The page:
The chamber filled with a fog of chalk particulate, and I inhaled it for an hour, hacking up cakey phlegm for another four hours afterward. I was also a pack-a-day smoker, back in the days when even a part-time ESL teacher could afford a pack a day.

Every time you cook, my lungs fill with fluid, and it takes days of hacking for me to breathe without a coughing fit. I'm underwater, here. I can't breathe underwater. I can't breathe water. My pipes are not adapted to it. I'm not a bearded fountain seamonster. But you are turning me into one with your mustard gas cuisine.

We're burning everything. Plastic, coal, mercury, all kinds of viscous syrups, French- toast-scented sickly-sweet wet garbage. One day soon the entire planet will be smoke. We'll be indistinguishable from the atmosphere. All will be languid formlessness. We'll hover without boundaries, black ghosts on black vapor strata.

We're burning glass, or just blowing glass dust into the air. We're burning water. We're burning chlorine. We have men strapped into harnesses, marching armies of men, roaring motors on their backs spewing clouds of carbon monoxide and half-combusted kerosene,... read more

Posted by Alexander Jerri

On This Day in Rotten History...

In 1903 – (104 years ago) – an enormous limestone shelf more than half a mile wide, and weighing some ninety million tons, broke away from the side of Turtle Mountain and came crashing down on the outskirts of a coal-mining town called Frank, in Canada’s Northwest Territories. Turtle Mountain was known not only for its rich coal veins, but for its periodic shakes and tremors. The local Blackfoot Indians called it “the mountain that moves,” and had long avoided camping anywhere near it. The landside destroyed houses, businesses, mine buildings, and more than a mile of railroad track. The noise was heard more than a hundred miles away. At least seventy to ninety people were killed, but that number may have been higher, because it’s believed that an unknown number of itinerant hobos looking for work had pitched camp in the area. Experts said the landslide was triggered by mining activity inside the unstable mountain, but the mine owners denied any responsibility. They quickly rebuilt the damaged railway, and the coal mine stayed in operation for another fourteen years.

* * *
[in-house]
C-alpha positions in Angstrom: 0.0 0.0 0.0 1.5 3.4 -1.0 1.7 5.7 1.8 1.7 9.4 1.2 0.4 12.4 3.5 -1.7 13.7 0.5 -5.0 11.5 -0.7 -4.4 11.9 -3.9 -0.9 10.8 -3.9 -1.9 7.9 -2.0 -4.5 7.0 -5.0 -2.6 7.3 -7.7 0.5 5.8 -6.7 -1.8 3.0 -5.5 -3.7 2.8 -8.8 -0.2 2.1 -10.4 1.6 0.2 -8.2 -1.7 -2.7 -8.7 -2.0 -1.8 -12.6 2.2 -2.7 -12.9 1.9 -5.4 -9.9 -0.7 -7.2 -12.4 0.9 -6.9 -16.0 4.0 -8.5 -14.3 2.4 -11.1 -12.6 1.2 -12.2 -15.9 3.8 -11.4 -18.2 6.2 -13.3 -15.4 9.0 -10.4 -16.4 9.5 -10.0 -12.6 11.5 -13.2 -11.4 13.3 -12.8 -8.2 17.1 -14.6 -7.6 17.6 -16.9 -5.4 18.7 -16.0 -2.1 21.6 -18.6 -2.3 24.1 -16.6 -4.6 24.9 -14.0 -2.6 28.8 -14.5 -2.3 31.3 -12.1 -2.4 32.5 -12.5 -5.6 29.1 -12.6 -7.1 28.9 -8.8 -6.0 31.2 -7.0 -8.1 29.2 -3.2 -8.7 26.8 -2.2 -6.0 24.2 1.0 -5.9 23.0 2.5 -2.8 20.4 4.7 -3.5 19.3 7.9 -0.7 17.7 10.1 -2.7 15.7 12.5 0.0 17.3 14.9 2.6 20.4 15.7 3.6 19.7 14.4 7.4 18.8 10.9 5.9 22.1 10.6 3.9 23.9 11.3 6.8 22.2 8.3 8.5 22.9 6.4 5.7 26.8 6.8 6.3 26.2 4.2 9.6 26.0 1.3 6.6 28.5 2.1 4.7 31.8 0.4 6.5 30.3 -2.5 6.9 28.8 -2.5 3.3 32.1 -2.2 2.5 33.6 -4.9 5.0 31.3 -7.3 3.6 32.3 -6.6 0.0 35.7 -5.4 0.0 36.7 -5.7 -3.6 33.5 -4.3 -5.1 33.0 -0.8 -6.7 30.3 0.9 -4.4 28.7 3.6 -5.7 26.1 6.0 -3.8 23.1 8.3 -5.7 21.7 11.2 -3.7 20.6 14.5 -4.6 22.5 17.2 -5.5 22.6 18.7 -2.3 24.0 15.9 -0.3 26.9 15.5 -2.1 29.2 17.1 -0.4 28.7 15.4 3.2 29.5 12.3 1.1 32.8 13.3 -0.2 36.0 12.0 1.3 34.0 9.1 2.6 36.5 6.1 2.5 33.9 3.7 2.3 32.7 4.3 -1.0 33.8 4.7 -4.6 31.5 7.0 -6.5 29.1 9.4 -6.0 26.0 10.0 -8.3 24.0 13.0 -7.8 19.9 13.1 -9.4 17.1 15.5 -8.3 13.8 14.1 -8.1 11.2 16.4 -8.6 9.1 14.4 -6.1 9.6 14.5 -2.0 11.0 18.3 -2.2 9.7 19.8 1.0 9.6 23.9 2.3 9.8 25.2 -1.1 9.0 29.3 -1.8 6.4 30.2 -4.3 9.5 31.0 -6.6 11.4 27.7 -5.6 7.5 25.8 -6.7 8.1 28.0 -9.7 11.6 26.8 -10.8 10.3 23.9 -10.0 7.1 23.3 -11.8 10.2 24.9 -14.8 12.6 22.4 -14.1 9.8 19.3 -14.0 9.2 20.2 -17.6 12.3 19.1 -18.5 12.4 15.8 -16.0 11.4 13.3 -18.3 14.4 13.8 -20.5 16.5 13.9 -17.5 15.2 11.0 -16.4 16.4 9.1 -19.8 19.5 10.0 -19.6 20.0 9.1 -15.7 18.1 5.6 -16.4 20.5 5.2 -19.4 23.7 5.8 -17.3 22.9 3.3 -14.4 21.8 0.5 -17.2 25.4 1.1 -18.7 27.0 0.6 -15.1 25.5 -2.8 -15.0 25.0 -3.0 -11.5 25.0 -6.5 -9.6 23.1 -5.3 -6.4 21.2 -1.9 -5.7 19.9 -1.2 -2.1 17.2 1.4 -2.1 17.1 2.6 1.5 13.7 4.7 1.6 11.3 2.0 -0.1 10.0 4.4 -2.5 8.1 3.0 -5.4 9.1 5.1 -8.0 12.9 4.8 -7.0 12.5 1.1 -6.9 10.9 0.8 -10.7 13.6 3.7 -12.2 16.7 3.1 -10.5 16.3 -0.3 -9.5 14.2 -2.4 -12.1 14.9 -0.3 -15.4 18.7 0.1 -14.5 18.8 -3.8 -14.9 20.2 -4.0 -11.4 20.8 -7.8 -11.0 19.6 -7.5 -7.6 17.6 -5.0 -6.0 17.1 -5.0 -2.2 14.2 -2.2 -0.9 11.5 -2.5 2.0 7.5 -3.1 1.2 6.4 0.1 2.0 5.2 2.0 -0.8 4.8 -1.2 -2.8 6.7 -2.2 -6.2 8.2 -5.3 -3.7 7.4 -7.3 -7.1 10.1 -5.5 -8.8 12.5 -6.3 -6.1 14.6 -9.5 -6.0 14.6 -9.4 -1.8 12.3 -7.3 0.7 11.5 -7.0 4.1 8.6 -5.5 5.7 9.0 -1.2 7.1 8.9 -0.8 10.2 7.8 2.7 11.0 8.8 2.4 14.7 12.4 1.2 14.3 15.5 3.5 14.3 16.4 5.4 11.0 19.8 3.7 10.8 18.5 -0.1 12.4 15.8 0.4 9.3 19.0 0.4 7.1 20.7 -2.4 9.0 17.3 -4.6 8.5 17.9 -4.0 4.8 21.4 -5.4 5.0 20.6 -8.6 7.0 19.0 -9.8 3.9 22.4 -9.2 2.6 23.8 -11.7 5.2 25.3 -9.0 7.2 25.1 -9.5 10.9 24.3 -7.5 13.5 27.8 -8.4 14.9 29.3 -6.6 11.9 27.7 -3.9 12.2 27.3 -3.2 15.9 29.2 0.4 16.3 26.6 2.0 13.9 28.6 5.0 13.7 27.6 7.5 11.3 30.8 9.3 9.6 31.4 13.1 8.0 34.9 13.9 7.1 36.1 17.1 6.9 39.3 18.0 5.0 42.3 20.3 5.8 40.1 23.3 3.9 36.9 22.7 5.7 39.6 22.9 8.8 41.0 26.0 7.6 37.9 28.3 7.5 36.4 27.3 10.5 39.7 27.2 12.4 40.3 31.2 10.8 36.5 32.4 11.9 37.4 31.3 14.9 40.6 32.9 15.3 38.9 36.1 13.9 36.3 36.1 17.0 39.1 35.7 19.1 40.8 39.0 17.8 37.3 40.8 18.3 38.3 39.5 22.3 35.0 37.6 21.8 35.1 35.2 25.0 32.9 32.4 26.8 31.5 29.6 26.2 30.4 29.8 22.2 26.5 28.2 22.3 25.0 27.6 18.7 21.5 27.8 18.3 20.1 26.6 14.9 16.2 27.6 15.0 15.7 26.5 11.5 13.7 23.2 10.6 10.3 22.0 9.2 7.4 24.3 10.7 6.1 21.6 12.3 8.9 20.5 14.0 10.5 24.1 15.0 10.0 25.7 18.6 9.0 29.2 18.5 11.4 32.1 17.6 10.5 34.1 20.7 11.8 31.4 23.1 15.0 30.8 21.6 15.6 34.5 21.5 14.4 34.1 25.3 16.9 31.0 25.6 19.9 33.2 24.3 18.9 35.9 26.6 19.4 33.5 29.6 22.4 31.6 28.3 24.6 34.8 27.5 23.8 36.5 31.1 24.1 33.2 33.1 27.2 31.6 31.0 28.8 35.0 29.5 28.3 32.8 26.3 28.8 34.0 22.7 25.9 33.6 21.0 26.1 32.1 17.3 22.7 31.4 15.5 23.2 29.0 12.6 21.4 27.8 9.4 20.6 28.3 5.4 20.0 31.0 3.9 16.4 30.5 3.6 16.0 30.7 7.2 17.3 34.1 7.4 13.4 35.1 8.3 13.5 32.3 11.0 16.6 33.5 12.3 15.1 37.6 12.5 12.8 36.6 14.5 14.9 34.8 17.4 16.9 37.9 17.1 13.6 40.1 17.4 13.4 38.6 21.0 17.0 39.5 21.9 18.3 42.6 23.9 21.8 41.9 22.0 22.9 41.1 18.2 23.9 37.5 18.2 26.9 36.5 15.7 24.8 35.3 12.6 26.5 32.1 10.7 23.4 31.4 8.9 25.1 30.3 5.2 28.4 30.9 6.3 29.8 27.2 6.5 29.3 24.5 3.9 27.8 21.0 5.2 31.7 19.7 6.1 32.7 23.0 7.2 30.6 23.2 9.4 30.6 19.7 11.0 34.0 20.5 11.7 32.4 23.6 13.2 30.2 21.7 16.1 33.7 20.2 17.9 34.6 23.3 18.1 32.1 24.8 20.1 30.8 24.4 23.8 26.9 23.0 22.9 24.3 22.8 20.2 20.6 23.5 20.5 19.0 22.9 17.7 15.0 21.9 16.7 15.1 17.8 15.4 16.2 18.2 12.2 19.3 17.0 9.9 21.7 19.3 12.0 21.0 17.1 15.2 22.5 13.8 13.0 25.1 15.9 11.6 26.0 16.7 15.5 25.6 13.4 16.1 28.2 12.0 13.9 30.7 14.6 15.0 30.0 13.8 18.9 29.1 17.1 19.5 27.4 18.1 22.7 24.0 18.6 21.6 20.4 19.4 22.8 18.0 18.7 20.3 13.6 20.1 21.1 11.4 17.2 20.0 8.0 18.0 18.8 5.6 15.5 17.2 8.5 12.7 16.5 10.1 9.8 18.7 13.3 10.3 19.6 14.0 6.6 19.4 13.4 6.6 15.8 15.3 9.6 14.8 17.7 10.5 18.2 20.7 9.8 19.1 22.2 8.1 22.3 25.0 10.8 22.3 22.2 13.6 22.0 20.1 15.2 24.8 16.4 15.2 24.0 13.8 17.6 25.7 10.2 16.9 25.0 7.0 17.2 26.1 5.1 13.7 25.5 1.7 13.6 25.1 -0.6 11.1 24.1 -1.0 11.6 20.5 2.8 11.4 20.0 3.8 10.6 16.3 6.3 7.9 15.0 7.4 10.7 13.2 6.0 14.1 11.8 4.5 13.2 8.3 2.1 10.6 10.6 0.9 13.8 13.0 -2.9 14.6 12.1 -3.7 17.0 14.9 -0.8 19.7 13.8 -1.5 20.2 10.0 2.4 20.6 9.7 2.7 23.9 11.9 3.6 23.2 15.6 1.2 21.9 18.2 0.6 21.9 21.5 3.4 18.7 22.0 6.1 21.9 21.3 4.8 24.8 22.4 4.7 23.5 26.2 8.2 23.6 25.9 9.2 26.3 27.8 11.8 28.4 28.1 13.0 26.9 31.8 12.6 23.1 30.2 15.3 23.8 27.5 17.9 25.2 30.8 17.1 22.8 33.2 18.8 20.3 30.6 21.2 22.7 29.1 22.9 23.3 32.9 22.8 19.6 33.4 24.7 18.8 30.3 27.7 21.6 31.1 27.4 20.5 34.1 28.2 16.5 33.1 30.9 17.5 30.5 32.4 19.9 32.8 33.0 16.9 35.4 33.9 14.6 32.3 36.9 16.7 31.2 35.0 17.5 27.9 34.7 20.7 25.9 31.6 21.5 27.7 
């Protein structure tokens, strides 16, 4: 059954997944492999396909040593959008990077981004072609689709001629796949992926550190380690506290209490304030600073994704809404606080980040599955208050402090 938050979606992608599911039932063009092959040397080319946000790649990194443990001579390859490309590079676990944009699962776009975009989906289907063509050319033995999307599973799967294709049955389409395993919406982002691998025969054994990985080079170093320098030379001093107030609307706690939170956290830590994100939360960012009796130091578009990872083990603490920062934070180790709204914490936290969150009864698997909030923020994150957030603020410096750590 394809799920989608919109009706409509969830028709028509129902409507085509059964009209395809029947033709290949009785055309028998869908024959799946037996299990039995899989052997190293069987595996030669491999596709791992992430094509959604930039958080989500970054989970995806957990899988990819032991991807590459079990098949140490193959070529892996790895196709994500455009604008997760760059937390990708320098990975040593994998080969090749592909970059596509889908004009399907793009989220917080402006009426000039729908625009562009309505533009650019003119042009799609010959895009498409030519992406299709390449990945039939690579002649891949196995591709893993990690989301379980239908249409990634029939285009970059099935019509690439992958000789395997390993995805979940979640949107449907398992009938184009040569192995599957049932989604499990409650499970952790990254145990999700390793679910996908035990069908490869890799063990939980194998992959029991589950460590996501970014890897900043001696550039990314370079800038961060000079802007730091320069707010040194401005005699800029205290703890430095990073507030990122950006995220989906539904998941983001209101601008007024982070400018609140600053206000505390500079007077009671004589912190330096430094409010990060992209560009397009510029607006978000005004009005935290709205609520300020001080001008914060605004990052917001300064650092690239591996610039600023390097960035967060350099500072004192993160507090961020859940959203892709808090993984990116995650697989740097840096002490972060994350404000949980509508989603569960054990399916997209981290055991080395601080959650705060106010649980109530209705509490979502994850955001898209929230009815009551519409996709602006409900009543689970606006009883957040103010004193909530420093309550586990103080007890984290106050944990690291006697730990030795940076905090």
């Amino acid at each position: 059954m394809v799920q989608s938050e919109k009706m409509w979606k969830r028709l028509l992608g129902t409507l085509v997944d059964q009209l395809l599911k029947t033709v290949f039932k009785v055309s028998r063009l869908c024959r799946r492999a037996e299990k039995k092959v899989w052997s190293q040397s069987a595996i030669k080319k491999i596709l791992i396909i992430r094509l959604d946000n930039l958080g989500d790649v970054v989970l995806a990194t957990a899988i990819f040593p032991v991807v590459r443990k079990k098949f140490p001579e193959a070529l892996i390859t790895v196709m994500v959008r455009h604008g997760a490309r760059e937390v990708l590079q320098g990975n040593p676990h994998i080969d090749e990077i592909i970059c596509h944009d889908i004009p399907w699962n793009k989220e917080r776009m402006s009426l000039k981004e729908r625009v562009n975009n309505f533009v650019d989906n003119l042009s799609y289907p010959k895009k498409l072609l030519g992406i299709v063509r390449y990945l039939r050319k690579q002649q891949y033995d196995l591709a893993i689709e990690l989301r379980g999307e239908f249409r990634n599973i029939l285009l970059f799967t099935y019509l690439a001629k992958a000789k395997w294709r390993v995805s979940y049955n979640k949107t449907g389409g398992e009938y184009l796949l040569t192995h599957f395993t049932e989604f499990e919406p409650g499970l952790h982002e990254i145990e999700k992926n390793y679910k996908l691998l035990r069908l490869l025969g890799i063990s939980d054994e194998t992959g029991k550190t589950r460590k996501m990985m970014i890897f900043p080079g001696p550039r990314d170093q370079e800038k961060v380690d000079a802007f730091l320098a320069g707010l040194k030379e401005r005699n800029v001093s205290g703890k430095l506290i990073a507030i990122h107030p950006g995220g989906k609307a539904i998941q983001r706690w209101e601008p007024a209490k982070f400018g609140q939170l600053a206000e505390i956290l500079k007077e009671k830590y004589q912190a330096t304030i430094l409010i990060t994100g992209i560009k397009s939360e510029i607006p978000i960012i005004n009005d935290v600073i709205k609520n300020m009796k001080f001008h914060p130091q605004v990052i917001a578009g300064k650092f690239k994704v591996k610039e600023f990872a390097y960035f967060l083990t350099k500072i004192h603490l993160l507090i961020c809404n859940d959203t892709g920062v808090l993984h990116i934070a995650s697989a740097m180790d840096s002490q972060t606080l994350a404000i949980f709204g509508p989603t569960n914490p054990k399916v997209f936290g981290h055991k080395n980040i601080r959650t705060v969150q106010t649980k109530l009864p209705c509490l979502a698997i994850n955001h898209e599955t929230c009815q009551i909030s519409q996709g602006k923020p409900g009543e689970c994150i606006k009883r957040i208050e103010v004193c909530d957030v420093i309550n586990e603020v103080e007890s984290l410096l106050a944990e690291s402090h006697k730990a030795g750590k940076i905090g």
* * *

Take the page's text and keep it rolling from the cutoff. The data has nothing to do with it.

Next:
In 1991 – (26 years ago) – Bangladesh was hit by one of the most deadly tropical cyclones on record. A twenty-foot storm surge flooded the highly populated coast, which was also whipped by winds above 120 miles an hour for more than twelve hours. The storm killed an estimated 138 thousand people, destroyed about a million homes, and left more than ten million people homeless. 

In 1992 – (25 years ago) – a jury acquitted four Los Angeles police officers of using excessive force in their arrest of Rodney King, who had led them on a high-speed freeway pursuit after failing to pull over for a traffic stop. King’s arrest had been captured on video, and the footage had received widespread play on cable TV for more than a year. In it, one could see the police repeatedly kicking King and pounding on him with clubs as he lay immobilized on the roadway. Even LA police chief Daryl Gates had expressed shock at what he saw on the tape, as had police and community leaders nationwide. In the face of such blindingly obvious evidence of police brutality, the jury’s acquittal of the four cops sparked immediate outrage across the country — and especially in South Central LA, where riots broke out and continued over the next several days. Troops from the... read more

Posted by Alexander Jerri
950lineup

Listen live from 9AM - 1:00PM Central on WNUR 89.3FM / stream at www.thisishell.com / subscribe to the podcast

 

9:15 - Historian Timothy Snyder examines our present for signs of tyranny in our future.

Timothy is author of the new book On Tyranny: Twenty Lessons from the Twentieth Century from Tim Duggan Books.

 

10:05 - Live from St. Petersberg, writer Yasha Levine reports on hacking hysteria and myth of cyber security.

Yasha wrote the article From Russia, With Panic for The Baffler.

 

11:05 - Peace activist Kathy Kelly reports on the US-supplied slaughter of innocents in Yemen.

Kathy wrote the piece The Shame of Killing Innocent People for Common Dreams.

 

11:35 - The Oakland Institute's Anuradha Mittal explores the military occupation of land in post-war Sri Lanka.

The Oakland Institute just published the report Justice Denied: A Reality Check on Resettlement, Demilitarization and Reconciliation in Sri Lanka.

 

12:10 - Julia Buxton examines the persistently dysfunctional nature of Venezuela's anti-Chavista opposition.

Julia wrote the article Situation Normal in Venezuela: All Fouled Up for NACLA Report on the Americas.

 

12:45 - In a Moment of Truth, Jeff Dorchen eulogizes one of his organs.

Organ TBD, BTW.

 

Episode 949

Ballotproof

Apr 22 2017